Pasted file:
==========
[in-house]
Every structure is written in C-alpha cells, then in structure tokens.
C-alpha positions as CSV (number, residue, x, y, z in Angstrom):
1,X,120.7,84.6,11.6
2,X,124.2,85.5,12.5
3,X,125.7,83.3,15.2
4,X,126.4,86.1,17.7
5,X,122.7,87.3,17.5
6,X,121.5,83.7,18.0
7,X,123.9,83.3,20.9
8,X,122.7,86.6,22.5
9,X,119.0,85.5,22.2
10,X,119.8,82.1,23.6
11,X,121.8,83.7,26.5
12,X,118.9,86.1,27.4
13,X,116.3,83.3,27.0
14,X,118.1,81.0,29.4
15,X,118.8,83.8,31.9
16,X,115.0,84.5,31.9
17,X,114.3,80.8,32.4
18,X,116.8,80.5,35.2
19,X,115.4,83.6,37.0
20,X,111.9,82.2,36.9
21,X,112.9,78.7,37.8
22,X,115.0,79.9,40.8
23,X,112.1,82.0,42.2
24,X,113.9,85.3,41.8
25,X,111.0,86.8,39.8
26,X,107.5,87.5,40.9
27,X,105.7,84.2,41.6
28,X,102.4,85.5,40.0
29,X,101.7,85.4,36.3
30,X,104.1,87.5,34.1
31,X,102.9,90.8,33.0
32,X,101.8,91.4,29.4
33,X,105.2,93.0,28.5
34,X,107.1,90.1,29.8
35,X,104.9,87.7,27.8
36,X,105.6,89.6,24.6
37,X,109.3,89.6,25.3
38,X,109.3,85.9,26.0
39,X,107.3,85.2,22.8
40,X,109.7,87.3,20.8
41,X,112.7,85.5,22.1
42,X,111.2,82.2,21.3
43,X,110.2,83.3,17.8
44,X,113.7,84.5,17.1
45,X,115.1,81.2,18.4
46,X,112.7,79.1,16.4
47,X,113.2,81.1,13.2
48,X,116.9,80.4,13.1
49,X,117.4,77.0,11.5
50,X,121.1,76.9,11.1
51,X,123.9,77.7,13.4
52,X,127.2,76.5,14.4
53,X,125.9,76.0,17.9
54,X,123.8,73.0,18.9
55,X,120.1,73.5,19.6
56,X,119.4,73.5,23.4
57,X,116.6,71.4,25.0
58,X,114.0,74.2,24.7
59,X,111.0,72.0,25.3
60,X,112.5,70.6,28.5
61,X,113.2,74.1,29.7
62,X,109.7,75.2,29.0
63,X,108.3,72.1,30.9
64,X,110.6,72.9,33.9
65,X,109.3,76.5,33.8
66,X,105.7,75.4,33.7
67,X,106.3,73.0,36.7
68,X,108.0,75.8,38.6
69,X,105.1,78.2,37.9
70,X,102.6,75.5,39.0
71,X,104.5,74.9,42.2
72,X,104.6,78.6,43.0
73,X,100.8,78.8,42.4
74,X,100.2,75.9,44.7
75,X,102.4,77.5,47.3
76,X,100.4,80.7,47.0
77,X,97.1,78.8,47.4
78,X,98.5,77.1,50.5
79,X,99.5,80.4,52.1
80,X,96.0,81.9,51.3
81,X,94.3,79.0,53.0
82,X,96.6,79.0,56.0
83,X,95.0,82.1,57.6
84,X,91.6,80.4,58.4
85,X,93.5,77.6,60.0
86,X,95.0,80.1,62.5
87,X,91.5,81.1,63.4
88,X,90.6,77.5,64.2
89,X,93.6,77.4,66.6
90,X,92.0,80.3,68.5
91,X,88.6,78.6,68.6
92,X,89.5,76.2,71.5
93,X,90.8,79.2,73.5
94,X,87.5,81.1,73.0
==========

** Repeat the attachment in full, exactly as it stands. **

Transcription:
[in-house]
Every structure is written in C-alpha cells, then in structure tokens.
C-alpha positions as CSV (number, residue, x, y, z in Angstrom):
1,X,120.7,84.6,11.6
2,X,124.2,85.5,12.5
3,X,125.7,83.3,15.2
4,X,126.4,86.1,17.7
5,X,122.7,87.3,17.5
6,X,121.5,83.7,18.0
7,X,123.9,83.3,20.9
8,X,122.7,86.6,22.5
9,X,119.0,85.5,22.2
10,X,119.8,82.1,23.6
11,X,121.8,83.7,26.5
12,X,118.9,86.1,27.4
13,X,116.3,83.3,27.0
14,X,118.1,81.0,29.4
15,X,118.8,83.8,31.9
16,X,115.0,84.5,31.9
17,X,114.3,80.8,32.4
18,X,116.8,80.5,35.2
19,X,115.4,83.6,37.0
20,X,111.9,82.2,36.9
21,X,112.9,78.7,37.8
22,X,115.0,79.9,40.8
23,X,112.1,82.0,42.2
24,X,113.9,85.3,41.8
25,X,111.0,86.8,39.8
26,X,107.5,87.5,40.9
27,X,105.7,84.2,41.6
28,X,102.4,85.5,40.0
29,X,101.7,85.4,36.3
30,X,104.1,87.5,34.1
31,X,102.9,90.8,33.0
32,X,101.8,91.4,29.4
33,X,105.2,93.0,28.5
34,X,107.1,90.1,29.8
35,X,104.9,87.7,27.8
36,X,105.6,89.6,24.6
37,X,109.3,89.6,25.3
38,X,109.3,85.9,26.0
39,X,107.3,85.2,22.8
40,X,109.7,87.3,20.8
41,X,112.7,85.5,22.1
42,X,111.2,82.2,21.3
43,X,110.2,83.3,17.8
44,X,113.7,84.5,17.1
45,X,115.1,81.2,18.4
46,X,112.7,79.1,16.4
47,X,113.2,81.1,13.2
48,X,116.9,80.4,13.1
49,X,117.4,77.0,11.5
50,X,121.1,76.9,11.1
51,X,123.9,77.7,13.4
52,X,127.2,76.5,14.4
53,X,125.9,76.0,17.9
54,X,123.8,73.0,18.9
55,X,120.1,73.5,19.6
56,X,119.4,73.5,23.4
57,X,116.6,71.4,25.0
58,X,114.0,74.2,24.7
59,X,111.0,72.0,25.3
60,X,112.5,70.6,28.5
61,X,113.2,74.1,29.7
62,X,109.7,75.2,29.0
63,X,108.3,72.1,30.9
64,X,110.6,72.9,33.9
65,X,109.3,76.5,33.8
66,X,105.7,75.4,33.7
67,X,106.3,73.0,36.7
68,X,108.0,75.8,38.6
69,X,105.1,78.2,37.9
70,X,102.6,75.5,39.0
71,X,104.5,74.9,42.2
72,X,104.6,78.6,43.0
73,X,100.8,78.8,42.4
74,X,100.2,75.9,44.7
75,X,102.4,77.5,47.3
76,X,100.4,80.7,47.0
77,X,97.1,78.8,47.4
78,X,98.5,77.1,50.5
79,X,99.5,80.4,52.1
80,X,96.0,81.9,51.3
81,X,94.3,79.0,53.0
82,X,96.6,79.0,56.0
83,X,95.0,82.1,57.6
84,X,91.6,80.4,58.4
85,X,93.5,77.6,60.0
86,X,95.0,80.1,62.5
87,X,91.5,81.1,63.4
88,X,90.6,77.5,64.2
89,X,93.6,77.4,66.6
90,X,92.0,80.3,68.5
91,X,88.6,78.6,68.6
92,X,89.5,76.2,71.5
93,X,90.8,79.2,73.5
94,X,87.5,81.1,73.0